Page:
Converting numbers

Conversion between numerical types in Haskell must be done explicitly. This is unlike many traditional languages (such as C or Java) that automatically coerce between numerical types.

Converting from and between integral types (integer-like types)

Integral types contain only whole numbers and not fractions. The most commonly used integral types are:

• Integer, which are arbitrary-precision integers, often called "bignum" or "big-integers" in other languages, and
• Int, which fixed-width machine-specific integers with a minimum guaranteed range of −229 to 229 − 1. In practice, its range can be much larger: on the x86-64 version of Glasgow Haskell Compiler, it can store any signed 64-bit integer.

The workhorse for converting from integral types is fromIntegral, which will convert from any Integral type into any Numeric type (which includes Int, Integer, Rational, and Double):

fromIntegral :: (Num b, Integral a) => a -> b

For example, given an Int value n, one does not simply take its square root by typing sqrt n, since sqrt can only be applied to Floating-point numbers. Instead, one must write sqrt (fromIntegral n) to explicitly convert n to a floating-point number.

There are special cases for converting from Integers:

fromInteger :: Num a => Integer -> a

as well as for converting to Integers:

toInteger:: Integral a => a -> Integer

Converting from real and between real-fractional types (rational-like types)

RealFractional types can contain either whole numbers or fractions. The most commonly used real-fractional types are:

Real types include both Integral and RealFractional types. The name "real" indicates that it excludes Complex numbers.

The workhorse for converting from real types is realToFrac, which will convert from any Real type into any Fractional type (which includes Rational and Double):

realToFrac:: (Real a, Fractional b) => a -> b

It can also be used to convert between real-fractional types. (Warning: Avoid using realToFrac to convert between floating-point types; see below.)

There are special cases for converting from Rationals:

fromRational :: Fractional a => Rational -> a

as well as for converting to Rationals:

toRational :: Real a => a -> Rational

Converting from real-fractional numbers to integral numbers

This is an inherently lossy transformation since integral types cannot express non-whole numbers. Depending on how you wish to convert, you may choose any of the following:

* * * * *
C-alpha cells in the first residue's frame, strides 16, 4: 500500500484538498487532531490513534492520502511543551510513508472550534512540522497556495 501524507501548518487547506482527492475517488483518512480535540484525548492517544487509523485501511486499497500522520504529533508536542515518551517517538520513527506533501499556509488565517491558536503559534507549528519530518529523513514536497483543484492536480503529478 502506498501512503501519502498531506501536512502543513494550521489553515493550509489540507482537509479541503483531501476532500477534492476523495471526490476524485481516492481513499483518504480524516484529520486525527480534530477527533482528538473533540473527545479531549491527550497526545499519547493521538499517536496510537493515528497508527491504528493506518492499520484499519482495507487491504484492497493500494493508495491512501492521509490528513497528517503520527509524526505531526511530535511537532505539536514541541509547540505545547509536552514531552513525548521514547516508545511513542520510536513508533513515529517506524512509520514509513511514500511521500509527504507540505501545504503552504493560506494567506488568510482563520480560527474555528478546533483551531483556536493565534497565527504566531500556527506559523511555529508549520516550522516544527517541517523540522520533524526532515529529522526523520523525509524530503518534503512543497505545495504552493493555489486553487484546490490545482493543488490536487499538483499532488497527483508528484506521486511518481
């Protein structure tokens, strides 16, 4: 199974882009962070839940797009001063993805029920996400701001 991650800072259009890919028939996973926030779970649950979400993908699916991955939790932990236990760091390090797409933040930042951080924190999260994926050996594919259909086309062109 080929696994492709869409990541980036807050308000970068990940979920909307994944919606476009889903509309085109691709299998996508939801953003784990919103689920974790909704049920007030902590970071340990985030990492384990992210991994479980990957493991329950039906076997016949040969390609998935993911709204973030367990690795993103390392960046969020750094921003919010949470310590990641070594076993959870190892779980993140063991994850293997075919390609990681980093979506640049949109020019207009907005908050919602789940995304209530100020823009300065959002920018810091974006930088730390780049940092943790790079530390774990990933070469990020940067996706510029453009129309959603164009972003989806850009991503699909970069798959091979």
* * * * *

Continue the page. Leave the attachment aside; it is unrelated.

ceiling  :: (RealFrac a, Integral b) => a -> b
floor    :: (RealFrac a, Integral b) => a -> b
truncate :: (RealFrac a, Integral b) => a -> b
round    :: (RealFrac a, Integral b) => a -> b

Converting between different floating-point precisions

Conversion between Float and Double can be done using the GHC-specific functions in the GHC.Float module:

float2Double :: Float -> Double
double2Float :: Double -> Float

Avoid using realToFrac to convert between floating-point types as the intermediate type Rational is unable to represent exceptional values like infinity or NaN. See GHC ticket #3676.

Automatic conversion

Repeatedly people ask for automatic conversion between numbers. This is usually not a good idea; for more information, refer to the thoughts about a Generic number type.

Example

Hi, I am trying to write some functions that convert between two coordinate systems. The first coordinate system, which ill call coord1, starts in the upper left at (0, 0) and ends in the lower right at (500, 500). Coordinates in coord1 have type (Int, Int). The second coord system, which I'll call coord2, starts in the lower left at (0.0, 0.0) and ends in the upper right at (1.0, 1.0). Coords in coord2 have type (Float, Float). I was hoping someone could help me figure out how I can rewrite the two functions below so that the type checker will accept them.

coord1ToCoord2 :: (Int, Int) -> (Float, Float)
coord1ToCoord2 (x, y) = (x/500, (500-y)/500)

coord2ToCoord1 :: (Float, Float) -> (Int, Int)
coord2ToCoord1 (x, y) = (500/(1/x), 500 - 500/(1/y))

examples of what i want. i think i have the logic right :)

coord1ToCoord2 (0, 0) -> (0.0, 1.0)
coord1ToCoord2 (250, 250) -> (0.5, 0.5)
coord1ToCoord2 (350, 350) -> (0.7, 0.3)
coord1ToCoord2 (500, 500) -> (1.0, 0.0)

coord2ToCoord1 (0.0, 0.0) -> (0, 500)
coord2ToCoord1 (0.5, 0.5) -> (250, 250)
coord2ToCoord1 (0.7, 0.7) -> (350, 150)
coord2ToCoord1 (1.0, 1.0) -> (500, 0)

One of the thing that confused me was that I expected 500 to be an Int, but in fact the literals are automatically converted to a correct Num instance.

The solution here was to use fromIntegral and round :

coord1ToCoord2 :: (Int, Int) -> (Float, Float)
coord1ToCoord2 (x, y) = (fromIntegral x/500, (500 - fromIntegral y)/500)

coord2ToCoord1 :: (Float, Float) -> (Int, Int)
coord2ToCoord1 (x, y) = (round (500 * x), round (500 - 500 * y))